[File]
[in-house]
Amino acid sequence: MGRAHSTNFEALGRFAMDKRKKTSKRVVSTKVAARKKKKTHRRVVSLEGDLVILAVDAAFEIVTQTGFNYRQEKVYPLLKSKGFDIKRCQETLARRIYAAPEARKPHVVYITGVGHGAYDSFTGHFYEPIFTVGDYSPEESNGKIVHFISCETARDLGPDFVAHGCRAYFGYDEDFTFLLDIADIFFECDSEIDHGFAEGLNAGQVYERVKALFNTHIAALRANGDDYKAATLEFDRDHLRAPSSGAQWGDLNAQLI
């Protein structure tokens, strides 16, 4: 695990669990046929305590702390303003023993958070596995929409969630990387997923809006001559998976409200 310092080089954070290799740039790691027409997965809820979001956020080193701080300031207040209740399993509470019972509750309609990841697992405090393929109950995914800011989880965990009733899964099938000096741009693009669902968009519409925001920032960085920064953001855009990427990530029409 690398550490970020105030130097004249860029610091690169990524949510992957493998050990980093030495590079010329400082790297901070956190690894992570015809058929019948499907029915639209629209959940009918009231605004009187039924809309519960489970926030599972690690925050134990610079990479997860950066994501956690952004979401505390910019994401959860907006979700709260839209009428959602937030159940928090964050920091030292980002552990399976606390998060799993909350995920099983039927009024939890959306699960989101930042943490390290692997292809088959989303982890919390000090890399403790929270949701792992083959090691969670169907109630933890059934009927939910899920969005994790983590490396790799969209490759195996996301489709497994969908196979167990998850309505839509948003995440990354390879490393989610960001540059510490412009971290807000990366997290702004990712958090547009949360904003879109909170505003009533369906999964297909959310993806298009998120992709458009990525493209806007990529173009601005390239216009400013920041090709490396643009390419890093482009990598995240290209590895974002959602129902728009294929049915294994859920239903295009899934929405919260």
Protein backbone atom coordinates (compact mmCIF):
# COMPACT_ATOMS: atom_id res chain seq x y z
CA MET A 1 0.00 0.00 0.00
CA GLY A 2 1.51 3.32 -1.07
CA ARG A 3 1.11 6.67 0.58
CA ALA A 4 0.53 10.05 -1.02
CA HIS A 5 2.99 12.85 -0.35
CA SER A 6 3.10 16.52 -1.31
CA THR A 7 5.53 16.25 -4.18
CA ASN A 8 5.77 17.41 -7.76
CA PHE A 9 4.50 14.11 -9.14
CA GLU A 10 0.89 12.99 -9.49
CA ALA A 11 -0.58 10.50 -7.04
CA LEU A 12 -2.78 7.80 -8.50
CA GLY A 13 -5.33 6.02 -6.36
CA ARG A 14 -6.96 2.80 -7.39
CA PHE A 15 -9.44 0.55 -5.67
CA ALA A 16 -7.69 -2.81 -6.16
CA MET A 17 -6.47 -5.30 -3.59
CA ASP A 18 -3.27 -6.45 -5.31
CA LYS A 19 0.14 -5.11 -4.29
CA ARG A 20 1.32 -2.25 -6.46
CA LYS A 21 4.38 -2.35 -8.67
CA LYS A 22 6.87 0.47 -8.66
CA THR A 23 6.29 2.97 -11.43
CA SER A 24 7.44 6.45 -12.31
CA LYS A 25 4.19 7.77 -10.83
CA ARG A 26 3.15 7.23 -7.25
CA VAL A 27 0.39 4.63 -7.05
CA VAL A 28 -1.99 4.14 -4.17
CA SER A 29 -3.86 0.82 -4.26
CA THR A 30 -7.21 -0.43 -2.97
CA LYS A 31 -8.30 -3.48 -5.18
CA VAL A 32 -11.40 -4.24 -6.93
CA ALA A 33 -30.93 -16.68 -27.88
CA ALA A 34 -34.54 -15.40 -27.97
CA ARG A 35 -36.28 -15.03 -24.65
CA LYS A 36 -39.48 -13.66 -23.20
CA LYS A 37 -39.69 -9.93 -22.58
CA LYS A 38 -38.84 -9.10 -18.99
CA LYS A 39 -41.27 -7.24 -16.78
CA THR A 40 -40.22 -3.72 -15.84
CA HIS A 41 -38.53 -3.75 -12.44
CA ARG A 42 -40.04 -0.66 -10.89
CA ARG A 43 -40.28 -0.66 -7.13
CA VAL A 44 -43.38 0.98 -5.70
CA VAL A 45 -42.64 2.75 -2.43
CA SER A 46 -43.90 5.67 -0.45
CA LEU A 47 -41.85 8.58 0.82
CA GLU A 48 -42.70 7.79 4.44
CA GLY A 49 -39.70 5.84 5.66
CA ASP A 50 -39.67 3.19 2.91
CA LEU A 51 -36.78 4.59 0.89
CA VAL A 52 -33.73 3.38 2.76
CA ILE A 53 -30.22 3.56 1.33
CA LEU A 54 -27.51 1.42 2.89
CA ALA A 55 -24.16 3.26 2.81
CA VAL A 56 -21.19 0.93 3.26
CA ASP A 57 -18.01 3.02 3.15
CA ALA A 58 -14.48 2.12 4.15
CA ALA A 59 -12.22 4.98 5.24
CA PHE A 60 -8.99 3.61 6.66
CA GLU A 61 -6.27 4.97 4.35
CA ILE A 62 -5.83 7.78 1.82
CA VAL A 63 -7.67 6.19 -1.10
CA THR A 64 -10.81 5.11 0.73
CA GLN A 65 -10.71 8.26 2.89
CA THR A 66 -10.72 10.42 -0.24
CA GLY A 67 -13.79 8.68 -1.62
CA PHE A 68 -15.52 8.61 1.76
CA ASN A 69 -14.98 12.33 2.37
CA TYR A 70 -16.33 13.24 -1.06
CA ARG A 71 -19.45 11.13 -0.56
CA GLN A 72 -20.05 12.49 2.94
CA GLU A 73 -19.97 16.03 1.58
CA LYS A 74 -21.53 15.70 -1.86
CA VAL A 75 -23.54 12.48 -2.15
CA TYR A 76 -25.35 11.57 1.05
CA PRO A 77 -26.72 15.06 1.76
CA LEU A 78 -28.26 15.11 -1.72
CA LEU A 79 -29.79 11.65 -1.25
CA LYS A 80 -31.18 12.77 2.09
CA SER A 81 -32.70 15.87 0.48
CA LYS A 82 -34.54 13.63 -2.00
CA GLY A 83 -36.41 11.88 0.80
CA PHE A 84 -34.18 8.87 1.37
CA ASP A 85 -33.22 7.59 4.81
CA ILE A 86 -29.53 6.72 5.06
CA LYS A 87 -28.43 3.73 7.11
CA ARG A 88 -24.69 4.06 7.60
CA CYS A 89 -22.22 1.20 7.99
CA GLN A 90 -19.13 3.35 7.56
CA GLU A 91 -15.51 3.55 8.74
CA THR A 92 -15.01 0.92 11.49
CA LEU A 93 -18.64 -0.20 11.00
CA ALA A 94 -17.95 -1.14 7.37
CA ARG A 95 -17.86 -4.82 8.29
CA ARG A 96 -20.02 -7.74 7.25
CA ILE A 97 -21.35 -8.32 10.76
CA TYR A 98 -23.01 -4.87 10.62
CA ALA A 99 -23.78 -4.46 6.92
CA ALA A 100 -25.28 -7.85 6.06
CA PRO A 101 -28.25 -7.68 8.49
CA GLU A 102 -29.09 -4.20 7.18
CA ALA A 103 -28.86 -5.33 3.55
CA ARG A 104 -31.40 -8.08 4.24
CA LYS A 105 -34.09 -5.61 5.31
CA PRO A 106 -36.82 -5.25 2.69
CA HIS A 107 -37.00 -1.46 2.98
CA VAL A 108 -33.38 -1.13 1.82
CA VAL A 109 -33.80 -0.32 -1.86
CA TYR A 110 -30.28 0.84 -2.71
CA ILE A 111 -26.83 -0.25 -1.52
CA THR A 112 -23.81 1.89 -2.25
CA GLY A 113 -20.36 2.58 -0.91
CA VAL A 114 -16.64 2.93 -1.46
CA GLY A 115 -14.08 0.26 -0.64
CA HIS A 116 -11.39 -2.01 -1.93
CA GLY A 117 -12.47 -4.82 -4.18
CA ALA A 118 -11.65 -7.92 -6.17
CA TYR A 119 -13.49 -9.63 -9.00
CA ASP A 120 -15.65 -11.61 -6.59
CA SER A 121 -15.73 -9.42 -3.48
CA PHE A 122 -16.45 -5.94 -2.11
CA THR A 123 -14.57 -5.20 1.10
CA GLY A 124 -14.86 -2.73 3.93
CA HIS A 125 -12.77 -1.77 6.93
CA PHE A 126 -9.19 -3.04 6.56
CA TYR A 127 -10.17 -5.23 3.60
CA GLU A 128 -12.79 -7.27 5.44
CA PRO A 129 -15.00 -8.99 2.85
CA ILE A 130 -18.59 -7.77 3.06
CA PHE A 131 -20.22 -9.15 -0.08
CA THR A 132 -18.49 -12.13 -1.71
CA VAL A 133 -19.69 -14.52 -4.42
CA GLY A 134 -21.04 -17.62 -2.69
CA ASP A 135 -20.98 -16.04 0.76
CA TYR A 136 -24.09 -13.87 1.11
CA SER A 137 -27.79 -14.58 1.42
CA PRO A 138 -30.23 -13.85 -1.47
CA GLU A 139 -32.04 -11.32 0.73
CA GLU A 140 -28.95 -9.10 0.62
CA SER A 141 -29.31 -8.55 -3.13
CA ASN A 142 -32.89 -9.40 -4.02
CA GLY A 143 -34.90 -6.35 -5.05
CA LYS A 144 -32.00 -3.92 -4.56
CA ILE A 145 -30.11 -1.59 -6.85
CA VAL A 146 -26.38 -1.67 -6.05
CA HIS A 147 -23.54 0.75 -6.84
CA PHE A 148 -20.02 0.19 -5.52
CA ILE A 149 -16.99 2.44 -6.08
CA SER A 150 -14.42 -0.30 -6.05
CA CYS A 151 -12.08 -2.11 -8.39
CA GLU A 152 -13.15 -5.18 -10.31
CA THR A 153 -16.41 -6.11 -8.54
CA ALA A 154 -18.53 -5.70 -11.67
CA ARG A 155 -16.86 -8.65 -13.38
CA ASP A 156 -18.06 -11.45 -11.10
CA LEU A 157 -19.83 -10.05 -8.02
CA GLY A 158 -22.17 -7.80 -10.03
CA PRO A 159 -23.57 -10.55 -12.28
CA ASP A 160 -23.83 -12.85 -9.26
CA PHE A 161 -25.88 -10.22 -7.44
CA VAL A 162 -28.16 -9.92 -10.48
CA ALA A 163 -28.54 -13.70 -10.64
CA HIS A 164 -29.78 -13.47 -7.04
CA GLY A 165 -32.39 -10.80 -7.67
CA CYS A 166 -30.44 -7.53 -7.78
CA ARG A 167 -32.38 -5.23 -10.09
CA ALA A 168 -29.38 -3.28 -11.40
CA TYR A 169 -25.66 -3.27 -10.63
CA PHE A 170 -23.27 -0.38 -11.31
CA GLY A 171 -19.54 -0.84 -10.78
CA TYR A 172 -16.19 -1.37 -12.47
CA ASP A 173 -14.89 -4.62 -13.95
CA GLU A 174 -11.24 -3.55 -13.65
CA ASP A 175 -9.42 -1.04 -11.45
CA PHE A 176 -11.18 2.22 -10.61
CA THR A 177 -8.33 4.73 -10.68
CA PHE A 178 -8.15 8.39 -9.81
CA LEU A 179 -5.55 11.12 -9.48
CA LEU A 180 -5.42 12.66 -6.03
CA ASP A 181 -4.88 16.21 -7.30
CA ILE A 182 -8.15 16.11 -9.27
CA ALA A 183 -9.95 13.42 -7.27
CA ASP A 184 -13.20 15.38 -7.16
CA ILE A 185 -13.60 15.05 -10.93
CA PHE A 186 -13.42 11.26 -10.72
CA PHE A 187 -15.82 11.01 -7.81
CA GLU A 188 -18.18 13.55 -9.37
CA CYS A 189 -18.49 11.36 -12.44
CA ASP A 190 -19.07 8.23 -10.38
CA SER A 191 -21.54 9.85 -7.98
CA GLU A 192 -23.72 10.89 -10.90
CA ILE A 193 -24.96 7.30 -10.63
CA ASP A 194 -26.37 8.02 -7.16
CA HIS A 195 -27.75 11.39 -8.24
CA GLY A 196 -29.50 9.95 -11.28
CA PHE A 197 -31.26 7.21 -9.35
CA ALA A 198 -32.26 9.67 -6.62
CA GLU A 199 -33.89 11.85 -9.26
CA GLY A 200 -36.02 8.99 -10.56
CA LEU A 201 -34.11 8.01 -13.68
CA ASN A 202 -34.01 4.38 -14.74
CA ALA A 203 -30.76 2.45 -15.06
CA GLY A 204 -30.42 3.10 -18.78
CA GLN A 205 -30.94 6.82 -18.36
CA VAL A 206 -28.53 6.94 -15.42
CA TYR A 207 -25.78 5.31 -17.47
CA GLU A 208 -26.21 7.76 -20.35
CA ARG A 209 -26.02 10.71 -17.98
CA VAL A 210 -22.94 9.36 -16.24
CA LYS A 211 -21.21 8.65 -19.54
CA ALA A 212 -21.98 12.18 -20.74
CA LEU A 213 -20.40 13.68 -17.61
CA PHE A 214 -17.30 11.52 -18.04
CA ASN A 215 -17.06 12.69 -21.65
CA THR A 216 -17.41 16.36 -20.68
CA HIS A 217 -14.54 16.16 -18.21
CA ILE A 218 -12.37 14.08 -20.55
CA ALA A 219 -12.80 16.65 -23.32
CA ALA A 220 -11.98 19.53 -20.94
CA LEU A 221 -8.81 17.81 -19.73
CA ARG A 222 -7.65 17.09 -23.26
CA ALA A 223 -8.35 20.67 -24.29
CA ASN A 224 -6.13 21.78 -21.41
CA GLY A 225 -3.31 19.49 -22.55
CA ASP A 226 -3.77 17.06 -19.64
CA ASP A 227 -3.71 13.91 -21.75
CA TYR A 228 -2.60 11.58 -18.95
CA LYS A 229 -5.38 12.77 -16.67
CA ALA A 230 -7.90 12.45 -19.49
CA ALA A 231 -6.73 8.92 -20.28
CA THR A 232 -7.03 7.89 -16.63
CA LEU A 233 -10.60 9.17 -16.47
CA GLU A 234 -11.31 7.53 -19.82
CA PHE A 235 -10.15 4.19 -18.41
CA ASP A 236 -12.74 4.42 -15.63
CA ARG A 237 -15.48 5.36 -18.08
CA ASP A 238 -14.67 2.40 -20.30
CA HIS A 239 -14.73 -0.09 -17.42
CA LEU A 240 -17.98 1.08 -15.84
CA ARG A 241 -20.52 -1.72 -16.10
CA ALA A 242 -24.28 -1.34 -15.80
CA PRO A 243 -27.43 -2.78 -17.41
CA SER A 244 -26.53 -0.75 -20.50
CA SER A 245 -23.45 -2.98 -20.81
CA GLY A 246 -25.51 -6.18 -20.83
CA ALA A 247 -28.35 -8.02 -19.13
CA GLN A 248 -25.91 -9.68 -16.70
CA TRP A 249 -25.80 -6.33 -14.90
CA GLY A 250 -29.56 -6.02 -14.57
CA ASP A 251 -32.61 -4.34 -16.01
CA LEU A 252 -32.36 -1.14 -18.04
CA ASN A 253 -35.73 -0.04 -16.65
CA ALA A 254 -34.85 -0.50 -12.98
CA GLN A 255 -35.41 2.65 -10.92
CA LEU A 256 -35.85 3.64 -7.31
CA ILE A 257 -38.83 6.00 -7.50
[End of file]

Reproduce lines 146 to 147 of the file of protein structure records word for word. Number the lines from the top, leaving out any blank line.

CA SER A 141 -29.31 -8.55 -3.13
CA ASN A 142 -32.89 -9.40 -4.02